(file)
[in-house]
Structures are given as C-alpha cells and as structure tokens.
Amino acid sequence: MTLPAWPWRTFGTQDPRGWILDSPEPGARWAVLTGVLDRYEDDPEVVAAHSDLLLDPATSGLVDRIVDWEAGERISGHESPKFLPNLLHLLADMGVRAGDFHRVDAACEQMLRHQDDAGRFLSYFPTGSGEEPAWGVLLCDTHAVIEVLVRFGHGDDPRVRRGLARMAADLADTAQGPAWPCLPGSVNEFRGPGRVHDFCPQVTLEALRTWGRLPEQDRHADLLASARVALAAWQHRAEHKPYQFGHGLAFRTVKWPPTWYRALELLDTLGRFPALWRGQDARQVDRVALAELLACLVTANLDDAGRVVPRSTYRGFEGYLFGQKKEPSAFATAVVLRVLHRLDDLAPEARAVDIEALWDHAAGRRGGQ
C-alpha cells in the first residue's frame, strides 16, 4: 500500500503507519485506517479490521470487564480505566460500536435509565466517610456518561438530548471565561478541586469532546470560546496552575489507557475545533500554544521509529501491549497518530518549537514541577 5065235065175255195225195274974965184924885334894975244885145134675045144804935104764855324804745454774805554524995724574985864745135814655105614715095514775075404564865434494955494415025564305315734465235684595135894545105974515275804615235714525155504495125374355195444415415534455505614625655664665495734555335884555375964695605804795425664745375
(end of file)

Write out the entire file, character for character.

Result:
[in-house]
Structures are given as C-alpha cells and as structure tokens.
Amino acid sequence: MTLPAWPWRTFGTQDPRGWILDSPEPGARWAVLTGVLDRYEDDPEVVAAHSDLLLDPATSGLVDRIVDWEAGERISGHESPKFLPNLLHLLADMGVRAGDFHRVDAACEQMLRHQDDAGRFLSYFPTGSGEEPAWGVLLCDTHAVIEVLVRFGHGDDPRVRRGLARMAADLADTAQGPAWPCLPGSVNEFRGPGRVHDFCPQVTLEALRTWGRLPEQDRHADLLASARVALAAWQHRAEHKPYQFGHGLAFRTVKWPPTWYRALELLDTLGRFPALWRGQDARQVDRVALAELLACLVTANLDDAGRVVPRSTYRGFEGYLFGQKKEPSAFATAVVLRVLHRLDDLAPEARAVDIEALWDHAAGRRGGQ
C-alpha cells in the first residue's frame, strides 16, 4: 500500500503507519485506517479490521470487564480505566460500536435509565466517610456518561438530548471565561478541586469532546470560546496552575489507557475545533500554544521509529501491549497518530518549537514541577 5065235065175255195225195274974965184924885334894975244885145134675045144804935104764855324804745454774805554524995724574985864745135814655105614715095514775075404564865434494955494415025564305315734465235684595135894545105974515275804615235714525155504495125374355195444415415534455505614625655664665495734555335884555375964695605804795425664745375